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Blackjack Rules
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Blackjack Rules

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Blackjack hands are scored by their point total. The hand with the highest total wins as long as it doesn't go over 21, which is called a bust. Cards 2 through 10 are worth their face value, and face cards (jack, queen, king) are also worth 10. An ace counts as 11 unless it would bust a hand, in which case it counts as 1.

The goal of each player is to beat the dealer, by having the higher, unbusted hand. Note that if the player busts he loses, even if the dealer also busts. If the player's and the dealer's hands have the same point value, this is known as a "push", and neither player nor dealer wins the hand.

After initial bets are placed, the dealer deals the cards, either from one or two hand-held decks of cards, known as a "pitch" game, or more commonly from a shoe containing four or more decks. The dealer gives two cards to each player, including himself. One of the dealer's two cards is face-up so all the players can see it, and the other is face down. (The face-down card is known as the "hole card". In European black jack rules, the hole card is not actually dealt until the players all play their hands.) The cards are dealt face up from a shoe, or face down if it is a pitch game.

A two-card hand of 21 (an ace plus a ten-value card) is called a "blackjack" or a "natural", and is an automatic winner. A player with a natural is usually paid 3:2 on his bet, although in 2003 some casinos started paying only 6:5 on blackjacks, a move decried by longtime blackjack players.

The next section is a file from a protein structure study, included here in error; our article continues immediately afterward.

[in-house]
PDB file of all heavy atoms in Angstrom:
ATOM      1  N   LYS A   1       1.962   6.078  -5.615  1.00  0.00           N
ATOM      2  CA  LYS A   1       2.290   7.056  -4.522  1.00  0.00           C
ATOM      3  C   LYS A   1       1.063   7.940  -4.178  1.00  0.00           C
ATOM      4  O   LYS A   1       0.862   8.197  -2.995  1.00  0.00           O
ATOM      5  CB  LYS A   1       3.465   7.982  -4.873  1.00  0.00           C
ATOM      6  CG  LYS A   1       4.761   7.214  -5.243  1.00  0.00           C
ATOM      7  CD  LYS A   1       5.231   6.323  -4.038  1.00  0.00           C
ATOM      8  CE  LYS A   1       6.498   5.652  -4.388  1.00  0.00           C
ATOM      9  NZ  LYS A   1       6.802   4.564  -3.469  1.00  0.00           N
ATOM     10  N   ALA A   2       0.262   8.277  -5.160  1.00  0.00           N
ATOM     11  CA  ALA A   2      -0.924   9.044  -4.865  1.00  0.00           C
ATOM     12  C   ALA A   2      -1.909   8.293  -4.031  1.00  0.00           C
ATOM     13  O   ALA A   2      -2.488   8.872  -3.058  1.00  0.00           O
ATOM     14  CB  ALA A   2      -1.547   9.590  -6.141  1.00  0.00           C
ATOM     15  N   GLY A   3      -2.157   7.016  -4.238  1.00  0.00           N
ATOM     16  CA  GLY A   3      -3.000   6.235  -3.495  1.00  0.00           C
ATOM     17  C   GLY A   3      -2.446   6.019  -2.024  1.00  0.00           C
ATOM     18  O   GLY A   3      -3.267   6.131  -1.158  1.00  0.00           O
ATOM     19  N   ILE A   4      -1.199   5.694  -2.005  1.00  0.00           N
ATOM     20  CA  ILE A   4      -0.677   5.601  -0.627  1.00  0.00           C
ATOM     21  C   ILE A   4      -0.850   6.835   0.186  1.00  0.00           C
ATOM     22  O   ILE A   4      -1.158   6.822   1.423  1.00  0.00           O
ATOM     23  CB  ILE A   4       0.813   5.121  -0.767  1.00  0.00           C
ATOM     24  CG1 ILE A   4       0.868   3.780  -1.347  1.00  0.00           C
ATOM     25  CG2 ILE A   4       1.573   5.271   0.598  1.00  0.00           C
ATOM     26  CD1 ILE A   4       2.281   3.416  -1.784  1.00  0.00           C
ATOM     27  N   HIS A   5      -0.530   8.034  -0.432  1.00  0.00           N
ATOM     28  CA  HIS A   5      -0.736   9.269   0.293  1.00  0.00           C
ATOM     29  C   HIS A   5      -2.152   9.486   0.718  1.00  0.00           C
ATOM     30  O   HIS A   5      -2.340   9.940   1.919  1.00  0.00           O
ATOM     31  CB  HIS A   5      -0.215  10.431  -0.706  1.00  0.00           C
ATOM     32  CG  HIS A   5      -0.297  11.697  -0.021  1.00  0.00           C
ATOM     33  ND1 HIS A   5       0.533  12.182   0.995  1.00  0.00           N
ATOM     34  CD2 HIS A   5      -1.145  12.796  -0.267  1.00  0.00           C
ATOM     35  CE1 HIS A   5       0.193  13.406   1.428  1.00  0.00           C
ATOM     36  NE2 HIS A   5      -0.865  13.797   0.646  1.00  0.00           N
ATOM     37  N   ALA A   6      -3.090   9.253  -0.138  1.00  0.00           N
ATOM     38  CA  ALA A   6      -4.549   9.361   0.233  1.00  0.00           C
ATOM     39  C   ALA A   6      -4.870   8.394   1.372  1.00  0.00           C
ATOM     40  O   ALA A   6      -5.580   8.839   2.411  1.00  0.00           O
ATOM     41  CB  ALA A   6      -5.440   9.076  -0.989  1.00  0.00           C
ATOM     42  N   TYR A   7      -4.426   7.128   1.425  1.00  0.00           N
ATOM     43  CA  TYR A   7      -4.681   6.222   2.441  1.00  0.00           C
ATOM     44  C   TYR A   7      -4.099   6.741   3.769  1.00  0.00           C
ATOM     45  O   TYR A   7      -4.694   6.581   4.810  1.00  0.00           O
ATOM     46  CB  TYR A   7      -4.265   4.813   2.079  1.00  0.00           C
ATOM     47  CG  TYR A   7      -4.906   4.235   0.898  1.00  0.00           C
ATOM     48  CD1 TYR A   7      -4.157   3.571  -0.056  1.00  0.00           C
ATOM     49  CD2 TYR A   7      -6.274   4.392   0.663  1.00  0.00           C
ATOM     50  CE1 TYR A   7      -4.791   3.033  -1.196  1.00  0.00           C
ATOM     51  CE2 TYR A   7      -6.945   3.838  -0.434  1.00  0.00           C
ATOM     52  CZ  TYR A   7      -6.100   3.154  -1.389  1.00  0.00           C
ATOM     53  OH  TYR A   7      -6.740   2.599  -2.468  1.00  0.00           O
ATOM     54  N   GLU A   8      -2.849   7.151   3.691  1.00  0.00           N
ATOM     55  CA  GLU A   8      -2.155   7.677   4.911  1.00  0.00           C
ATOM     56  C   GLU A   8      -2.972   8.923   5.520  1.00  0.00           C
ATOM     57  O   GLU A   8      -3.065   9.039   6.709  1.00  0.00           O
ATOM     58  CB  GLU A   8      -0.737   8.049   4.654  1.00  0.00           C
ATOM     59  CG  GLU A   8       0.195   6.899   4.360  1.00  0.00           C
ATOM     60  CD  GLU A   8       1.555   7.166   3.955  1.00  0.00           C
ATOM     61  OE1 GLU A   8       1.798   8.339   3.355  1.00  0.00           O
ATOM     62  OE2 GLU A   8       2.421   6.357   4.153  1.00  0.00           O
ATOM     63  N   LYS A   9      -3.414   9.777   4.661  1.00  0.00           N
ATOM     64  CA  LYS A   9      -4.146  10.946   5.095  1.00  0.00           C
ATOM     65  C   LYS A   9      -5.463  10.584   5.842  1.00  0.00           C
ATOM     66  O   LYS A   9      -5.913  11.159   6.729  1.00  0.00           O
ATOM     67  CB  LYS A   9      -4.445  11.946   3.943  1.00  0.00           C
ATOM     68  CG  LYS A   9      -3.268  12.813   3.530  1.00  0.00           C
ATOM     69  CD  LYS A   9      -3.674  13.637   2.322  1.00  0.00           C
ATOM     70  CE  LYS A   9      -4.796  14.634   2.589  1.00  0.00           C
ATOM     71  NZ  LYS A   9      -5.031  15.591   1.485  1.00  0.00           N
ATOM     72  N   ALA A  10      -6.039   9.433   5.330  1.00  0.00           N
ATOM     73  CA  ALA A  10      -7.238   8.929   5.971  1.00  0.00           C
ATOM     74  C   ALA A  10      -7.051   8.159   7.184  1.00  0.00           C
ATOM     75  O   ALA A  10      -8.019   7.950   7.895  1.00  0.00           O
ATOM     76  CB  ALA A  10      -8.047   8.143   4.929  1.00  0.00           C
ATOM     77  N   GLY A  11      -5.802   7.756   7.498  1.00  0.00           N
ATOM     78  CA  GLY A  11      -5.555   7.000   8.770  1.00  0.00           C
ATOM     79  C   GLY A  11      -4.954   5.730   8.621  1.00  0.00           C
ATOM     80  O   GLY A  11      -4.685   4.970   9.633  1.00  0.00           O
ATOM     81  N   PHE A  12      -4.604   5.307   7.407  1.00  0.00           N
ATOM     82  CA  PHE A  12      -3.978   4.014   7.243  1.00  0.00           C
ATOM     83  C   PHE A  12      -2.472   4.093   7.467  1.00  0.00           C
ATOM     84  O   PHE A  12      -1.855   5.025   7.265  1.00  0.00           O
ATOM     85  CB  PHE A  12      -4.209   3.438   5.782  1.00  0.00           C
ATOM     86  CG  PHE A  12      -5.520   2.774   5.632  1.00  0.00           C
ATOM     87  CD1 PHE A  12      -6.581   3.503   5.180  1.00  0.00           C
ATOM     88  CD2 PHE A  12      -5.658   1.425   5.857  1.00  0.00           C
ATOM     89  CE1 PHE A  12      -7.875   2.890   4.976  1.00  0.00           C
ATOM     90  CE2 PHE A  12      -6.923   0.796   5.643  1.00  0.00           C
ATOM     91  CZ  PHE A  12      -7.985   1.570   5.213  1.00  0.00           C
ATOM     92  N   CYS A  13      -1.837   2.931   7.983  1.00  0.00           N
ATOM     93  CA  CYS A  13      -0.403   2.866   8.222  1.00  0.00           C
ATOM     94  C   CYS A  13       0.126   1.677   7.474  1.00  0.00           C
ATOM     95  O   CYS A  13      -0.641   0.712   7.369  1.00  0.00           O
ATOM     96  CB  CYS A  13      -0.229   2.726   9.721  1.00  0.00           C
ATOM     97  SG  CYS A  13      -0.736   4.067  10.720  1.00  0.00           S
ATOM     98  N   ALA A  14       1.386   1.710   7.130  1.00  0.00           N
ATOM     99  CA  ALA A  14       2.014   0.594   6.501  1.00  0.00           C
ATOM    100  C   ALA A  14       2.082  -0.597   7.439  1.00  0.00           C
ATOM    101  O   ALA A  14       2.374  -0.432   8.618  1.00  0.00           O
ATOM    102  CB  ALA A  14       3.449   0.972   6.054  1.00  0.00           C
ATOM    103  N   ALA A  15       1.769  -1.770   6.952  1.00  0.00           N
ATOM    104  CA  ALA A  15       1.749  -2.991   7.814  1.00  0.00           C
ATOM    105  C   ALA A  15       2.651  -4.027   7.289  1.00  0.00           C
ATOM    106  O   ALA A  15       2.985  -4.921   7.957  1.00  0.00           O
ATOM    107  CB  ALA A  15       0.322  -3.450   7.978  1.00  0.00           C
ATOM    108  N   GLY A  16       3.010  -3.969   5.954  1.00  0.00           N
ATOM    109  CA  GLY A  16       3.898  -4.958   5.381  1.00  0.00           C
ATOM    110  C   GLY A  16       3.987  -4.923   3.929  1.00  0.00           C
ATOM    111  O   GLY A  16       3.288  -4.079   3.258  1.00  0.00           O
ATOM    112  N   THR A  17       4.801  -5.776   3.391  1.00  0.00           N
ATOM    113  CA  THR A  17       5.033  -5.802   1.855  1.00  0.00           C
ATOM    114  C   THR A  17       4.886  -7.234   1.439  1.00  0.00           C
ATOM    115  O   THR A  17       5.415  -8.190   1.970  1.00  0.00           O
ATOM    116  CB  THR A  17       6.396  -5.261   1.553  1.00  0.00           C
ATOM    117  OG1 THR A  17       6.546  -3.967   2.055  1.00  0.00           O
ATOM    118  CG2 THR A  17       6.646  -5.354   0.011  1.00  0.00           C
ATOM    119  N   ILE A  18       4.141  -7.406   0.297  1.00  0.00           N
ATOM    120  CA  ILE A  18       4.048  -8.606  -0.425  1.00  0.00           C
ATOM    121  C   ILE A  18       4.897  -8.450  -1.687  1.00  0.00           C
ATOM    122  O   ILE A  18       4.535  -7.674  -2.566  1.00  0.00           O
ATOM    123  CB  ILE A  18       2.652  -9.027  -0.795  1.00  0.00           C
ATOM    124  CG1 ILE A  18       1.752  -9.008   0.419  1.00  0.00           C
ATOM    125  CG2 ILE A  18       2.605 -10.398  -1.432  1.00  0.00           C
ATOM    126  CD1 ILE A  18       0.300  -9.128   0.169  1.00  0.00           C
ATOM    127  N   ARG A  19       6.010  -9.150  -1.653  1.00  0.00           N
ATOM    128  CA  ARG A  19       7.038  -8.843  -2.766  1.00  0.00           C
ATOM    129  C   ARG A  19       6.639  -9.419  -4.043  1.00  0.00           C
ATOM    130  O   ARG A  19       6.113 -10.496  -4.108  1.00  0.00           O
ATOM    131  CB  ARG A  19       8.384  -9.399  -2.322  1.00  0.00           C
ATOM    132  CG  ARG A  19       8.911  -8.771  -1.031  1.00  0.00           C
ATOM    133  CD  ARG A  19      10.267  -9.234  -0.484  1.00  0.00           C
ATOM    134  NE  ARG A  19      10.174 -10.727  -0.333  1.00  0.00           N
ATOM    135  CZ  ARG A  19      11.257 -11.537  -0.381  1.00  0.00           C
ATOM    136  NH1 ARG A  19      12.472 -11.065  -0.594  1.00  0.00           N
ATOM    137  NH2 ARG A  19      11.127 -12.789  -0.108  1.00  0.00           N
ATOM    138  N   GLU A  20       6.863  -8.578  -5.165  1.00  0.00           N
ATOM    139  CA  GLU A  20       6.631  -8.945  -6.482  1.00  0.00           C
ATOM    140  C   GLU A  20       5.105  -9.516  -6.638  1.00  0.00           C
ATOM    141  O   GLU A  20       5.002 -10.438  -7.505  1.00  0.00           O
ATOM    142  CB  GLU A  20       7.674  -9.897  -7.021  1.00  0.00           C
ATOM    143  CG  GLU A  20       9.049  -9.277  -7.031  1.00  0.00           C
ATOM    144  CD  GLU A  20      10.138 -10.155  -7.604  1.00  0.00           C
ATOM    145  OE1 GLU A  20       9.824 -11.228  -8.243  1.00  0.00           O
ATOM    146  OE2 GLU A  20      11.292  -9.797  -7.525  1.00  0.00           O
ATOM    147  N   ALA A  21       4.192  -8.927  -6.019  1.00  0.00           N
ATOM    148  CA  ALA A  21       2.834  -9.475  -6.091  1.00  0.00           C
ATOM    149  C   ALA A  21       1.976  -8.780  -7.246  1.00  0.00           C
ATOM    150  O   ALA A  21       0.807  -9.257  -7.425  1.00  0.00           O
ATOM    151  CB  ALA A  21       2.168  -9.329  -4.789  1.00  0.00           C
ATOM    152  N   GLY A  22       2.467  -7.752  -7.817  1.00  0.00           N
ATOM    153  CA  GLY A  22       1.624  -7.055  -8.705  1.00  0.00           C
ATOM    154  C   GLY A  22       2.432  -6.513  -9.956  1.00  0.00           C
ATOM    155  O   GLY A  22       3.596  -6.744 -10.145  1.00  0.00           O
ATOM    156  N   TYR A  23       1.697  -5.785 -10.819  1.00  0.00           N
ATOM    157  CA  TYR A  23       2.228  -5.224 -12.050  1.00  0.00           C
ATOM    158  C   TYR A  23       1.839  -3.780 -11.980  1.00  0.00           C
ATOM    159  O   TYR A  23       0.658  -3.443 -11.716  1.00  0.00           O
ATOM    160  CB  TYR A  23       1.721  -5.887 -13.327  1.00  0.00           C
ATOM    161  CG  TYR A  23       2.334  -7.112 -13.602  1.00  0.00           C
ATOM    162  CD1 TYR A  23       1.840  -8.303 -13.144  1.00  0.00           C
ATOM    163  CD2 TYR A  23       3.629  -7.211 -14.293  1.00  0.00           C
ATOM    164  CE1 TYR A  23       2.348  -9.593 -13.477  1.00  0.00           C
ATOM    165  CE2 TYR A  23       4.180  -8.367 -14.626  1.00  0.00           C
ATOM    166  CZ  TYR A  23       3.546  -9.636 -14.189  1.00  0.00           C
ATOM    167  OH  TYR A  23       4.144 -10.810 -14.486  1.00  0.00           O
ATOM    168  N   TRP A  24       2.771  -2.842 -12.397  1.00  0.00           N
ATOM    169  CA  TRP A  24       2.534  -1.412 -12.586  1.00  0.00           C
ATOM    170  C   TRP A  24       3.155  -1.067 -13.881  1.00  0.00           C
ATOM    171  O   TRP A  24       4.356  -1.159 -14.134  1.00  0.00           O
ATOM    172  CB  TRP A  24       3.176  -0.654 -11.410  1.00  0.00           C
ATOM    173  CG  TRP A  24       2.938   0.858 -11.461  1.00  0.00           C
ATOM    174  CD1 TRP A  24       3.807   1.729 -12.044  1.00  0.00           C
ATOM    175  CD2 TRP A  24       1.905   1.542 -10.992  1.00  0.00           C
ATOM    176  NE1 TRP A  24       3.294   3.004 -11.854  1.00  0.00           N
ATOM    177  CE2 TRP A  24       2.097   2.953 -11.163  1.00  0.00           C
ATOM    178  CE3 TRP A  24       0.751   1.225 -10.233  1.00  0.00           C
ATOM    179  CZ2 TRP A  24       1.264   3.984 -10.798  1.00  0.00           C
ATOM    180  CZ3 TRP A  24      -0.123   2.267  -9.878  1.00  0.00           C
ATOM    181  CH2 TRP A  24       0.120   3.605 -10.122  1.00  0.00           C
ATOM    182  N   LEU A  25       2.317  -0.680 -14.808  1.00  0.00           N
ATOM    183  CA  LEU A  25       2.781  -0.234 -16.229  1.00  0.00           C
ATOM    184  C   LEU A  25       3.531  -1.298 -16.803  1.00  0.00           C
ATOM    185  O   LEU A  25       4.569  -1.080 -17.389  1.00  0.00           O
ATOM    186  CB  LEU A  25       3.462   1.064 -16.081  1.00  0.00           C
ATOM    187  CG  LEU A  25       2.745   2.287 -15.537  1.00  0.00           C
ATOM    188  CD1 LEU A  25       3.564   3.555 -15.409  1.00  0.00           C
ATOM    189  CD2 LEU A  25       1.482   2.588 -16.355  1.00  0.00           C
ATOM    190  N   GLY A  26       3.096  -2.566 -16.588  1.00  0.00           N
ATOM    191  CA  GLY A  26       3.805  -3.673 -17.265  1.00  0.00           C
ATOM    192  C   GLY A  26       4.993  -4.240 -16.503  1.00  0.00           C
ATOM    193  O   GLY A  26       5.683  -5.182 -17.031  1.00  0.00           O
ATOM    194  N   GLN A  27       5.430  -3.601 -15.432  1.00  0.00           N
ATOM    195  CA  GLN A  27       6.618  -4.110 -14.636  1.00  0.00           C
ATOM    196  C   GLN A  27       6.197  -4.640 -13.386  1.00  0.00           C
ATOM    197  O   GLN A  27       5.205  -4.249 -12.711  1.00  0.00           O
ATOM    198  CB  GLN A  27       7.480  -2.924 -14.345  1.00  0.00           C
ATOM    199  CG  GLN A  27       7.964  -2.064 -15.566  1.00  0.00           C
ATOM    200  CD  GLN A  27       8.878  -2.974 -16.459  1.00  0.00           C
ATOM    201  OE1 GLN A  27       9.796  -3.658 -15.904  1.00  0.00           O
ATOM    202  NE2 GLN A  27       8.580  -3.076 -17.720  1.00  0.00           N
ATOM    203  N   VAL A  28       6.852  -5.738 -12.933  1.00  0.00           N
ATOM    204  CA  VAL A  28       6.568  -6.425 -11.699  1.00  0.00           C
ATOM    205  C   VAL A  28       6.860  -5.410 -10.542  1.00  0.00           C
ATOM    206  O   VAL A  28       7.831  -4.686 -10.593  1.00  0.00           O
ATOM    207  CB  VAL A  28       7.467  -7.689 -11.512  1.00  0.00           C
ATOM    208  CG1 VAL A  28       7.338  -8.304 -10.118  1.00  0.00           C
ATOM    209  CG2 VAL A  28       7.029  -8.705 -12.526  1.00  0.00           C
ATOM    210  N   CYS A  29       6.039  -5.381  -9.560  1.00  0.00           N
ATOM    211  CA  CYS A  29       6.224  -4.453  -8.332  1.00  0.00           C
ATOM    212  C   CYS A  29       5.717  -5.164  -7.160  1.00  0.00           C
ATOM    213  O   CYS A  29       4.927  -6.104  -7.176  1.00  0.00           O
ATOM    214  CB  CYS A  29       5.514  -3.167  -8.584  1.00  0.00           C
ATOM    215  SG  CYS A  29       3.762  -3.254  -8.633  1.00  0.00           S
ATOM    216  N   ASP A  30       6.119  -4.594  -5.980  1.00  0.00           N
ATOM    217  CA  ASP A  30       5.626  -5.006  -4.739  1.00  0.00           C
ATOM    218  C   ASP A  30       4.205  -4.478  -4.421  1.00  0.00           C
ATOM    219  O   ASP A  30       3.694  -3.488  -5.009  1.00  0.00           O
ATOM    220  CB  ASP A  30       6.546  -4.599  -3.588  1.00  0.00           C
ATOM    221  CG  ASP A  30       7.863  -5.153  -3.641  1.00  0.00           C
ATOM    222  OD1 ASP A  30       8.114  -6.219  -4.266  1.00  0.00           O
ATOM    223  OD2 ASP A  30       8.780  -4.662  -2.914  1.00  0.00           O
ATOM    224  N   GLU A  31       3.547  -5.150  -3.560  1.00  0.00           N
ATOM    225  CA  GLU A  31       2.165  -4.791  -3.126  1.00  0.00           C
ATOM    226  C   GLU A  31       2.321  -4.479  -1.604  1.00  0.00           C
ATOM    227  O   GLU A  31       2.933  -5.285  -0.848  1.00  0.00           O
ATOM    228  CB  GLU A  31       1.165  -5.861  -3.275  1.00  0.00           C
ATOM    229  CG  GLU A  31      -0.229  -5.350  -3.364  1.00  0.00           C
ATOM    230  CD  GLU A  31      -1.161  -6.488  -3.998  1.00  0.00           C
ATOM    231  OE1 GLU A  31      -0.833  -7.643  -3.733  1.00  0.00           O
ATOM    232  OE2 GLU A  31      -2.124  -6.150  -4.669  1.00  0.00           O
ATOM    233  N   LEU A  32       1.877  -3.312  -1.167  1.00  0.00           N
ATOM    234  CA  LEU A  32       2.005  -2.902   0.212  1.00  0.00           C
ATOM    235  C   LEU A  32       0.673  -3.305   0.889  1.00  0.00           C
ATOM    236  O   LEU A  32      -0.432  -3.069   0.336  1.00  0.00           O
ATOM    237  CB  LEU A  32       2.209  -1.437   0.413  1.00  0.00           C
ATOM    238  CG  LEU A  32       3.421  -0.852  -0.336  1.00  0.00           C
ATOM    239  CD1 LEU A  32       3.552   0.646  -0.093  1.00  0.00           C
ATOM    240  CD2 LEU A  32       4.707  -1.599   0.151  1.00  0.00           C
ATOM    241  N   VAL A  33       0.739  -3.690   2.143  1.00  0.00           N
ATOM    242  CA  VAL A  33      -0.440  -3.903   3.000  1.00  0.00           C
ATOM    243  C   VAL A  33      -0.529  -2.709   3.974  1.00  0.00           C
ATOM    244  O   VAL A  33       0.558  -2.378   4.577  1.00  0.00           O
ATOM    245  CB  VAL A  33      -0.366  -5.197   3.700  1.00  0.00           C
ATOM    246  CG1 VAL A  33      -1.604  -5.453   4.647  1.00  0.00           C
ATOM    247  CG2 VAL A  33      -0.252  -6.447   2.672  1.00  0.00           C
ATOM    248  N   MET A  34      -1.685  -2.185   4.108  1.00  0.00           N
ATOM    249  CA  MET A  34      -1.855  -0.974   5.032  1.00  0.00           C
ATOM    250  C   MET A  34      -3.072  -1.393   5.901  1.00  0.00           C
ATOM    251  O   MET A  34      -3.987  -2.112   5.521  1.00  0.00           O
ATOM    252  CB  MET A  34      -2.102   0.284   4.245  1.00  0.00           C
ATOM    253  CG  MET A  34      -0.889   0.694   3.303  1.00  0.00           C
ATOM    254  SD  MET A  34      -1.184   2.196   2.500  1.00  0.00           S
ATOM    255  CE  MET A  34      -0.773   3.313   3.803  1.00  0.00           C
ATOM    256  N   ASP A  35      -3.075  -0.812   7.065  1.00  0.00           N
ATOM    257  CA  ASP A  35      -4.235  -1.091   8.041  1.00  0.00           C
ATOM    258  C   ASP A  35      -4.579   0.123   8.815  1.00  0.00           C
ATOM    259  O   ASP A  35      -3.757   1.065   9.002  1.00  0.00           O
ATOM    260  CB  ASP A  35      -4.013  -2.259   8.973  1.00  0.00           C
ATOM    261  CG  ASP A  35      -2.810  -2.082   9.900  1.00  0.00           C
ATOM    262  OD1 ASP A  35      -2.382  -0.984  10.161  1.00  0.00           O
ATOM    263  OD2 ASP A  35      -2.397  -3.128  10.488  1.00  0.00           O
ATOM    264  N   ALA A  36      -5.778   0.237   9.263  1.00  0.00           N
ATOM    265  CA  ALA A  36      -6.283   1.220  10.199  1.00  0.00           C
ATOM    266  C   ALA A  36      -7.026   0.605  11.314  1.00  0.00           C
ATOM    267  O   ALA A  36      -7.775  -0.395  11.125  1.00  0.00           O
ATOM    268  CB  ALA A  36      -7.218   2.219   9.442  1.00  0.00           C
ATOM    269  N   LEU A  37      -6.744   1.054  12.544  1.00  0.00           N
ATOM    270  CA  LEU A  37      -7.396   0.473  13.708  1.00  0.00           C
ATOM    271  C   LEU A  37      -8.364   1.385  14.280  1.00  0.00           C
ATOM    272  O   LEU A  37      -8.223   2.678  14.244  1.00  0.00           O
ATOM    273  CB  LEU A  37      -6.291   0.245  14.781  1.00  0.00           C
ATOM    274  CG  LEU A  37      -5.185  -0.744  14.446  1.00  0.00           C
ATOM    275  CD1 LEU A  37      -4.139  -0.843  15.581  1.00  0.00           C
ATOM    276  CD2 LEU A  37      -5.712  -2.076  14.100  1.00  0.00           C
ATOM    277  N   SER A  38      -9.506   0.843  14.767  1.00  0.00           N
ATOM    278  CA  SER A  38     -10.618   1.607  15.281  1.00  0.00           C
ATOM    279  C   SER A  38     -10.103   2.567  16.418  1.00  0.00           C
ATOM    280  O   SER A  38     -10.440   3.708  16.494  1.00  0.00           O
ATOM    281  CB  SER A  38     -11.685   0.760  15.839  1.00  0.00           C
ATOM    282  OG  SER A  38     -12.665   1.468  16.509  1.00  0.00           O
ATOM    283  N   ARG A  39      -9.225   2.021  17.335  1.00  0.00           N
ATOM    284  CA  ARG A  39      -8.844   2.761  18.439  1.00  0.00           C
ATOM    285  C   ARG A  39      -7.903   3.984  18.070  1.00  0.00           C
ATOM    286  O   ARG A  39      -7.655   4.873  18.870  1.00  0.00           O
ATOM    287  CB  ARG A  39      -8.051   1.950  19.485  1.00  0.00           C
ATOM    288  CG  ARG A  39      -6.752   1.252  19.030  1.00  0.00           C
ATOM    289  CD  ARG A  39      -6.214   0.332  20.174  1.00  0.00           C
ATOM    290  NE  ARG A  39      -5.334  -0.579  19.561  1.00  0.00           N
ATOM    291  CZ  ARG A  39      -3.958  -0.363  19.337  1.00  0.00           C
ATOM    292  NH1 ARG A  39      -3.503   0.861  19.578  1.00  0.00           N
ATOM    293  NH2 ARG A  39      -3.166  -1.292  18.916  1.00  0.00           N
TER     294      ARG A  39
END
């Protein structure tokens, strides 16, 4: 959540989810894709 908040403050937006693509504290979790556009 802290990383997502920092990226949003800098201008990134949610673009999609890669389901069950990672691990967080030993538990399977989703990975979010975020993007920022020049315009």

This is the summary of how the play proceeds after the deal.

  • If the dealer has a blackjack and the player doesn't, the dealer wins automatically.
  • If the player has a blackjack and the dealer doesn't, the player wins automatically.
  • If the player and dealer both have blackjack, it's a tie (push).
  • If neither side has a blackjack, then the first player completely plays out his hand, followed by the next player, and so on.
  • When all the players have finished the dealer plays his hand.

The player's options for playing his hand are:

  • Hit (take another card)
  • Stand (take no more cards)
  • Double down (double the wager, take exactly one more card, and then stand)
  • Split (when the player has identical value cards, such as 8,8, place an additional wager and have each card be the first card in a new hand)
  • Surrender (forfeit half his bet and give up his hand. Surrender is not offered at most casinos.)

The player's turn is over after any of the following happens:

  • He decides to stand.
  • He busts. (in which case he loses even if the dealer subsequently busts, this is the source of the house advantage)
  • He doubles down and receives exactly one more card.

After all the players have finished making their decisions, the dealer then reveals the hidden hole card and plays his hand. House rules say that the dealer must hit until he has at least 17, regardless of what the players have. In most casinos a dealer must also hit a soft 17 (such as an Ace and a 6). The table felt will indicate whether the dealer hits or stands on soft 17.

If the dealer busts then all remaining players win. Bets are normally paid out at the odds of 1:1.

Some common blackjack rules variations

  • one card split aces: one card is dealt on each ace, players turn is over.
  • early surrender: player has the option to surrender before dealer checks for BlackJack.
  • late surrender: player has the option to surrender after dealer checks for BlackJack.
  • double-down restrictions: double-down allowed only on certain combinations.


If the dealer's upcard is an Ace, the players are offered the option of insurance before the dealer views the 'hole card'. This is a side-bet that pays back 2:1 if the dealer has a "natural". The insurance wager is exactly half the amount of the player's original bet. Insurance is considered a bad bet because it carries a high house edge (casino profit).

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